The kids were very different from the usual child actors. When you have kids that are that age– anywhere from eight to thirteen, if they’re Hollywood kids, you feel that. There’s something slightly artificial, slightly overdone. These kids were just themselves. They were just absolutely who they were. And they just brought that to the table– they didn’t bring any other stuff other than who they were as kids. And they were unspoiled, they were fun, they were wide-eyed, they were really interested. And they were only interested in me in terms of how well I was telling my story. So as a result, when you see the film, you’ll feel that with these kids, they’re just real.
How was it working with Bryce Dallas Howard who plays his daughter Grace?
She’s just a delight. She’s not only talented, but she just beams, she has such a life force, it’s just a pleasure to work with her. Really fun. We had a great time.
Can you talk a little bit about the independent films vs. blockbuster films?
The Festival was misconstrued for many years: it was seen as an insurgent move. That we were in the hills of Utah, developing independent films, coming over to take the industry. Never so. It was simply meant to add on – that the Hollywood industry was beginning to become more centralized in terms of the product it was making, which is fine. But they were going to spend less time on making the more humanistic kinds of films that they made in the 70s, when they controlled both. They were separating themselves out and just following the money, which is the big blockbuster films. And so you had ‘Superman’ and ‘Batman’ and all that, and that was fine. But I felt it shouldn’t be at the expense of more humanistic stories. So starting Sundance was just meant to add on something that was being lost. That’s all. And so as a result, I think what you have now, is both. Particularly with this film. This film really does combine reality and fantasy in an interesting way. I think you need both, to keep going. You need both. If you ever shrink yourself down too much, something will start to die.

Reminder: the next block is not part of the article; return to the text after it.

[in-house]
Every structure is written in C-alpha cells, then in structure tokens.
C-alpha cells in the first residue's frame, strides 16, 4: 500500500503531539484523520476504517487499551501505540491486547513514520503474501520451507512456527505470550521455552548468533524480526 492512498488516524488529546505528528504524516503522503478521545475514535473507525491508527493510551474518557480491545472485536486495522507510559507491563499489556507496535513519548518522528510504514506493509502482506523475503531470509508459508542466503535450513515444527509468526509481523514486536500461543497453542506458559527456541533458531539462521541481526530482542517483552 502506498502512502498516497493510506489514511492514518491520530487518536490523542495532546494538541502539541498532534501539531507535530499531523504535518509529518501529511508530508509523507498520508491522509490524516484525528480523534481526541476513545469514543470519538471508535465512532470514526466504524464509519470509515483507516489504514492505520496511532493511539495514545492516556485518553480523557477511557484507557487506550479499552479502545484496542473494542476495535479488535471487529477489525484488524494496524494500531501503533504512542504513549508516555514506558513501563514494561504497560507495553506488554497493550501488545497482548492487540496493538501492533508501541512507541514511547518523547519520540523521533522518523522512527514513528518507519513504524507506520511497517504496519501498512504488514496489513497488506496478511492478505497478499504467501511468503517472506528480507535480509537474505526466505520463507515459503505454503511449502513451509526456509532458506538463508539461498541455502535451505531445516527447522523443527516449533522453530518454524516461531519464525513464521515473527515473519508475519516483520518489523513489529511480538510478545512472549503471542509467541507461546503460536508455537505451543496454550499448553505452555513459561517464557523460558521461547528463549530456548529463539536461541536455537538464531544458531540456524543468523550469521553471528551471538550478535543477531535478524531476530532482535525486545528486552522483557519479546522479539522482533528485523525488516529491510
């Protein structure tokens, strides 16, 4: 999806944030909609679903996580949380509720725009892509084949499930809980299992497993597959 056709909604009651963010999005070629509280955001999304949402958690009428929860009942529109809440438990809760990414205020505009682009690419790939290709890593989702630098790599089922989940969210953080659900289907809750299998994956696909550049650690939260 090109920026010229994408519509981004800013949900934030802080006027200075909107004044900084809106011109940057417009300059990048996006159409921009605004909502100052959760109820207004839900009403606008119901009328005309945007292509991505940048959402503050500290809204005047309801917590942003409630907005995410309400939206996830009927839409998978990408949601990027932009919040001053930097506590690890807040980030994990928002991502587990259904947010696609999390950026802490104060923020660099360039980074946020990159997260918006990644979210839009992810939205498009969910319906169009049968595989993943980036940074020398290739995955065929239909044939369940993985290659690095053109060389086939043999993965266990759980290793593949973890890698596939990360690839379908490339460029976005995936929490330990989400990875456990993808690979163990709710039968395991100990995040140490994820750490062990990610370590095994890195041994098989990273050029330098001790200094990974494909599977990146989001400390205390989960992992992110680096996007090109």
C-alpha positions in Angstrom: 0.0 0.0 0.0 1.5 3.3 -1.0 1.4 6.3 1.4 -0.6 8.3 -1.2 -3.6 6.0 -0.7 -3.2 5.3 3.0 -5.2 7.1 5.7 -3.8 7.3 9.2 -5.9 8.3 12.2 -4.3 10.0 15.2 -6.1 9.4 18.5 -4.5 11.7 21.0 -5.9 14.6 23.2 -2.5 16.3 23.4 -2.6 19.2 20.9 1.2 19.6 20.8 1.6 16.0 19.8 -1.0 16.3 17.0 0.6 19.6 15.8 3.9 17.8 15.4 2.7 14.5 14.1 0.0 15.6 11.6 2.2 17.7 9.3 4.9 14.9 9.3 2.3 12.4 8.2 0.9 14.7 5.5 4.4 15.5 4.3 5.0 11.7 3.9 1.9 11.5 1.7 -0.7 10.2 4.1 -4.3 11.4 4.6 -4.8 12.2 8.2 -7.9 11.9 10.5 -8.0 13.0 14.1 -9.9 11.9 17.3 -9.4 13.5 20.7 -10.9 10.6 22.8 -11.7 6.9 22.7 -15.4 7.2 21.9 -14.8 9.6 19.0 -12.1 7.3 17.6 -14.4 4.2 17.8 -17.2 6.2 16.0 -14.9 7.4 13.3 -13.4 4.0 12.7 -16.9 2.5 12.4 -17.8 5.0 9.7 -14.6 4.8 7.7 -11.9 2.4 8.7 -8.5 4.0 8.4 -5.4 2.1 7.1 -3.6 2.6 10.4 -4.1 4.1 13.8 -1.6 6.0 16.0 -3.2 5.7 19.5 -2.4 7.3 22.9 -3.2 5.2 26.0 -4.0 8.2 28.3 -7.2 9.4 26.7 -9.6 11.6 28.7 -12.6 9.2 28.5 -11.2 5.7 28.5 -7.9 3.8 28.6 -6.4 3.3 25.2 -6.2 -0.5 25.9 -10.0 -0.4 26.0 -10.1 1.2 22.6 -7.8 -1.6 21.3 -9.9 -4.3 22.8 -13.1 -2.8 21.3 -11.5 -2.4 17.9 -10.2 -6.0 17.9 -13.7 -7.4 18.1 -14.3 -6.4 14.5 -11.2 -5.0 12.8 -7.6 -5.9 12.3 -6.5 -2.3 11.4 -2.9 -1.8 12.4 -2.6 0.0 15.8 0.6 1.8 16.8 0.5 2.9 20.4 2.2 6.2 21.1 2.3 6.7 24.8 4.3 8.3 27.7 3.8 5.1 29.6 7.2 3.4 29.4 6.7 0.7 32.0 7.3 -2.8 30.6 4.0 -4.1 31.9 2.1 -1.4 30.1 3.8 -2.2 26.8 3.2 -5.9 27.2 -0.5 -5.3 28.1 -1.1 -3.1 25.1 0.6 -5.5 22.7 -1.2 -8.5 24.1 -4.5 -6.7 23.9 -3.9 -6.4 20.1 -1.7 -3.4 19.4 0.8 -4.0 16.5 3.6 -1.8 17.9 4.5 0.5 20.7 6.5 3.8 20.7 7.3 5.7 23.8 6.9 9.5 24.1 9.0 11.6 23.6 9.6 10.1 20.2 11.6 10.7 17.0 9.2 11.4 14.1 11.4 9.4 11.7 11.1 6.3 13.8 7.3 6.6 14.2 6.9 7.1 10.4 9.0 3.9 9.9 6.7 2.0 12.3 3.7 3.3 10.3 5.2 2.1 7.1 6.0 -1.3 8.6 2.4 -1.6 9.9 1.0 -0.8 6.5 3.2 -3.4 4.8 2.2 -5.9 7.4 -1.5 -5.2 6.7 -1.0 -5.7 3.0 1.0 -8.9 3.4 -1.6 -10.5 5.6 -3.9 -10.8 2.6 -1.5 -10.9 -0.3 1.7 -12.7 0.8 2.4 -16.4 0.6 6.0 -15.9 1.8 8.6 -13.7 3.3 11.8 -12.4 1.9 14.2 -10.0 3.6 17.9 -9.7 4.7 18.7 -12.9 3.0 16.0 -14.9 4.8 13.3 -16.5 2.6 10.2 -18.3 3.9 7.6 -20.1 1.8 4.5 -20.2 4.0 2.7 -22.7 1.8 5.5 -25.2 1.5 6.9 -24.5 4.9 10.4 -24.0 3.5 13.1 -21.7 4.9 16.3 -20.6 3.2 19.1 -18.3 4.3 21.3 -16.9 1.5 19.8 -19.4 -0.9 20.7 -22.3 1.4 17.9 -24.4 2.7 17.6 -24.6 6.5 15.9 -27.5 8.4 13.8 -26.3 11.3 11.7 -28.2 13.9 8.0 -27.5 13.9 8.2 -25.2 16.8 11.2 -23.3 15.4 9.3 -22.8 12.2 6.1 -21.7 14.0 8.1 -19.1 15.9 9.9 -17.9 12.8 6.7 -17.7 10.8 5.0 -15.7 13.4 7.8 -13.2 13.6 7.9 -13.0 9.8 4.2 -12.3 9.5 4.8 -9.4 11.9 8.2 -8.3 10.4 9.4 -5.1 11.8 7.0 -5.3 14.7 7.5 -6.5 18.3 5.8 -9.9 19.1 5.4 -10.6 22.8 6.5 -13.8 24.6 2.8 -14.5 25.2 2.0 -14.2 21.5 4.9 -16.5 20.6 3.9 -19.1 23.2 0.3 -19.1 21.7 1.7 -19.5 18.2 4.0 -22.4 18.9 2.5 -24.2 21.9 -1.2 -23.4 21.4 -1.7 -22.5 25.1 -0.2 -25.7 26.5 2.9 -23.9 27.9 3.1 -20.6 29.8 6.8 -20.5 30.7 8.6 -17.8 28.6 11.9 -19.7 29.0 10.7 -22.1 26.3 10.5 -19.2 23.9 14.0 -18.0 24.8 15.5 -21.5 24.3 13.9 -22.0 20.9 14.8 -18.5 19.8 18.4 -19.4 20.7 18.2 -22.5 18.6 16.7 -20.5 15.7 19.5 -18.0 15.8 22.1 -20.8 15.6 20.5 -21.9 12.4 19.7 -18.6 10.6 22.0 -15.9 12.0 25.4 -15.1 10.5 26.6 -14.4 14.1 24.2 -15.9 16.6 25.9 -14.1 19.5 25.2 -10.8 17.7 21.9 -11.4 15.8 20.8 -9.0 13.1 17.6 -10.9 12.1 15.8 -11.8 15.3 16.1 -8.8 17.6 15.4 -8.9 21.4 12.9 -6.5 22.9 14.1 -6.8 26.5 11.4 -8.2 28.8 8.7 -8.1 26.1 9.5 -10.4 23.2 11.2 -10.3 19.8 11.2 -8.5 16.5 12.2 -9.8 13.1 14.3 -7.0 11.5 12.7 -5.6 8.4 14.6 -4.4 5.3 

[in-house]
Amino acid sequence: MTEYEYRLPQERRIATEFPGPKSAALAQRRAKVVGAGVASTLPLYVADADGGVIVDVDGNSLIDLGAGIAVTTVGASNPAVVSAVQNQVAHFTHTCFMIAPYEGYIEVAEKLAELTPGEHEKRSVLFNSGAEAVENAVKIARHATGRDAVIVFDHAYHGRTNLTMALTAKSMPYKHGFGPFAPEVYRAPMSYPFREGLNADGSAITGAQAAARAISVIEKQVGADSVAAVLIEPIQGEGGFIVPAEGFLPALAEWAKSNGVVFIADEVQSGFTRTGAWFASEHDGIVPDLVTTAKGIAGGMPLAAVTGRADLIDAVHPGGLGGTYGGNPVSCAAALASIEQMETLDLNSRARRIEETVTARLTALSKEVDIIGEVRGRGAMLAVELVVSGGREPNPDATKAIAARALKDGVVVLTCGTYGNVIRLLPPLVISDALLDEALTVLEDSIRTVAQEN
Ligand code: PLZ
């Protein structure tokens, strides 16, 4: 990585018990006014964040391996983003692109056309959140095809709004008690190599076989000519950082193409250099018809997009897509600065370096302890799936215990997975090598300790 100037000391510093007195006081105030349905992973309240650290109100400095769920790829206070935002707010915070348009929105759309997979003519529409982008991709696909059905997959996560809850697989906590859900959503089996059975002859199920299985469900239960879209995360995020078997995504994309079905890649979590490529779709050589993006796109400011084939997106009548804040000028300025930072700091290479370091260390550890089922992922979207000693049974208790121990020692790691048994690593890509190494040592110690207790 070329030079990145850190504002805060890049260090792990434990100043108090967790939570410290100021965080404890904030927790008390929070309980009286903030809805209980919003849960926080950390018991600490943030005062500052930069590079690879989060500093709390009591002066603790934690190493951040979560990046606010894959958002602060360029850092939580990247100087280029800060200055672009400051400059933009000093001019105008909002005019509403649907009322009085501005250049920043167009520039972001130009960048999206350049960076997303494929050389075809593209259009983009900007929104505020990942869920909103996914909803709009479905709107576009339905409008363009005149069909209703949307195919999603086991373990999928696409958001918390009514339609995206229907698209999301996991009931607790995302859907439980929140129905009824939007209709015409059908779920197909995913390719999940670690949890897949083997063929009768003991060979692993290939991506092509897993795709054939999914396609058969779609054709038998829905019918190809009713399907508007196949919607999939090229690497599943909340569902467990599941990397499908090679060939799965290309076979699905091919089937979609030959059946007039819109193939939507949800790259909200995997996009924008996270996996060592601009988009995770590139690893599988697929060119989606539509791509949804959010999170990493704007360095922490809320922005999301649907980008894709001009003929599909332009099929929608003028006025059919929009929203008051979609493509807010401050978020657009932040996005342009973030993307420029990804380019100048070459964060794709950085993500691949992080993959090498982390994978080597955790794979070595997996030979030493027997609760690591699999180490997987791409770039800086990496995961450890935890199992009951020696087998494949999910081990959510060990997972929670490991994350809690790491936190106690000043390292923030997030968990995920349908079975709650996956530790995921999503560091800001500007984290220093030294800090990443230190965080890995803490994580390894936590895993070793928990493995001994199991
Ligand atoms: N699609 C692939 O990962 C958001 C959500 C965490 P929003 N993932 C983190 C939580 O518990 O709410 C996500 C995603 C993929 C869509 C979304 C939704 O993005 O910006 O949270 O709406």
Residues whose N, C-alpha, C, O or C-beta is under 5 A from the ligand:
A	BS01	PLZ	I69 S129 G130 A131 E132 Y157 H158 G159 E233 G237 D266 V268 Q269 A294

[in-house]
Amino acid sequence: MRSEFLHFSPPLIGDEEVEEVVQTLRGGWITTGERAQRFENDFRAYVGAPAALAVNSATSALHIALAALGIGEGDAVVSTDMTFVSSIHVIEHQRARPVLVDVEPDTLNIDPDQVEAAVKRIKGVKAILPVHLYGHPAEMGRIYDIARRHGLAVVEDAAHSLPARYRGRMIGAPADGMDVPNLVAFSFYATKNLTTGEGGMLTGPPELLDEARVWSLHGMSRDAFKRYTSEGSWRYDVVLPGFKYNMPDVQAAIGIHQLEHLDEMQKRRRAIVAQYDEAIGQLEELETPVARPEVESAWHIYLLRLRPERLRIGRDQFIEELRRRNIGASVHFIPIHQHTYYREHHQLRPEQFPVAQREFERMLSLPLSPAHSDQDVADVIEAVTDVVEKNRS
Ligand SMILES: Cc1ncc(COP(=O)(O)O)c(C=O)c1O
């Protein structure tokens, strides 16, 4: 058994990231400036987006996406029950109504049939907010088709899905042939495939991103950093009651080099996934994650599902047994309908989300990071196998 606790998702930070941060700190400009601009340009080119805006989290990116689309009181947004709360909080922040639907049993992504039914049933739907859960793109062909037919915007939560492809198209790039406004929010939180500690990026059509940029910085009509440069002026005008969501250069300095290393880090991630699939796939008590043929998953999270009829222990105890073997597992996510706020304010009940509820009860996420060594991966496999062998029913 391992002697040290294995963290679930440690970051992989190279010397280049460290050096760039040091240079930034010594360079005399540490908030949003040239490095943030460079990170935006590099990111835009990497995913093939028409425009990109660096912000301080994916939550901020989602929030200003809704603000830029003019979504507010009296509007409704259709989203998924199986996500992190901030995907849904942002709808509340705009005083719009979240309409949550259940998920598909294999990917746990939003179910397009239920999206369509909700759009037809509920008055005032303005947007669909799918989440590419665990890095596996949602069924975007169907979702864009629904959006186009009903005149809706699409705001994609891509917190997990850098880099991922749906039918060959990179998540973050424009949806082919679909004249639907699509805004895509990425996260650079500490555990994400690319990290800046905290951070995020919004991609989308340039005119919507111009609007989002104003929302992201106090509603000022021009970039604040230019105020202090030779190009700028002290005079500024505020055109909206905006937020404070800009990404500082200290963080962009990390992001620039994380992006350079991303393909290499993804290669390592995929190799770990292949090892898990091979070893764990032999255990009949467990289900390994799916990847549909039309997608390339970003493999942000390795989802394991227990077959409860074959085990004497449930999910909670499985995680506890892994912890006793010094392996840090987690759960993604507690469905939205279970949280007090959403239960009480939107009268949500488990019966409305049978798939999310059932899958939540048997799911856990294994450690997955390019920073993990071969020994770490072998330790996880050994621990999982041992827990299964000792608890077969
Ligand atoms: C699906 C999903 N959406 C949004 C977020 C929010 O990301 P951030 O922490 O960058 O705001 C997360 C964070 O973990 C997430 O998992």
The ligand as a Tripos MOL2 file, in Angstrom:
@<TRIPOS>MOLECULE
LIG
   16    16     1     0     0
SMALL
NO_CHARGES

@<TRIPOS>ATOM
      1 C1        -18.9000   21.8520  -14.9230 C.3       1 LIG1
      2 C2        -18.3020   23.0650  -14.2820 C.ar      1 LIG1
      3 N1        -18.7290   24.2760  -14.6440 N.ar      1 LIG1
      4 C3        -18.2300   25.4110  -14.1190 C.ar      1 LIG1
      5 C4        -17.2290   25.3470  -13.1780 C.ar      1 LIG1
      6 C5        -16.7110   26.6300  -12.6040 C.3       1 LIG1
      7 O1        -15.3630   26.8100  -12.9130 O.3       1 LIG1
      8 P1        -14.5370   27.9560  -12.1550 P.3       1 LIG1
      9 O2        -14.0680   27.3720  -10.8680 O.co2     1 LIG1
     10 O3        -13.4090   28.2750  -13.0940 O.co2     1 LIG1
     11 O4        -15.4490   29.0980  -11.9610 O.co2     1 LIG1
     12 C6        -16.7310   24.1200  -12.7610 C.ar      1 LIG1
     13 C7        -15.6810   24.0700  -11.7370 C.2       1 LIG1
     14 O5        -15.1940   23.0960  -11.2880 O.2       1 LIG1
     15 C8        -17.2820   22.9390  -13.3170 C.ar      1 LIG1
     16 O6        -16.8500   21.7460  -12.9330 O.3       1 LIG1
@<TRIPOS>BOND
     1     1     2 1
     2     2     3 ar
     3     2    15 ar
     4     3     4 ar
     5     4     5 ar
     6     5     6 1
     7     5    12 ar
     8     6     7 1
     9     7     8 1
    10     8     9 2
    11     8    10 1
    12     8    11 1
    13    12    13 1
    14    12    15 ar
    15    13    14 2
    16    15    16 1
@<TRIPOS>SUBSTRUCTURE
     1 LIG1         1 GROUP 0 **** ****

You already did a lot of projects. Is there any genre or project you would like to do or developed that you didn’t do yet?
Well, I would like to do a musical! I wanted to do that for a long time. The best is always something new is coming along. I’m always attracted to do something different.
Were you familiar with the original Pete’s Dragon movie?
I never read the book, never saw the other film. I didn’t know anything about it. My kids did, but I didn’t know a thing about it. So for me it was just a brand new story, and people were saying, ‘Oh, I see you’re doing ‘Pete’s Dragon.’ It was all fresh to me. There was no history for me. We don’t make movies like this anymore. We really don’t. We’ve become so dark, and so realistic, and we’re reflecting the culture around us, which is getting more violent. Films like this are very rare, so I love being able to be in a film like this that brings something back that used to be a lot more.
What message do you hope children will take out of this version of Pete’s Dragon?
The value of magic. Keeping magic alive. I think it’s important. What I loved about the reality of the dragon in the movie is that it’s up to speculation, for the audience to decide what they believed or what they didn’t believe.
Disney’s Pete’s Dragon is now playing!!!
For years, old wood carver Mr. Meacham, played by Robert Redford, has delighted local children with his tales of the fierce dragon that resides deep in the woods of the Pacific Northwest. To his daughter, Grace, played by Bryce Dallas Howard, who works as a forest ranger, these stories are little more than tall tales…until she meets Pete, portrayed by Oakes Fegley. Pete is a mysterious 10-year-old with no family and no home who claims to live in the woods with a giant, green dragon named Elliott. And from Pete’s descriptions, Elliott seems remarkably similar to the dragon from Mr. Meacham’s stories. With the help of Natalie, an 11-year-old girl whose father Jack owns the local lumber mill, Grace sets out to determine where Pete came from, where he belongs, and the truth about this dragon. The film also stars Oona Lawrence, Wes Bentley, karl Urban, and more.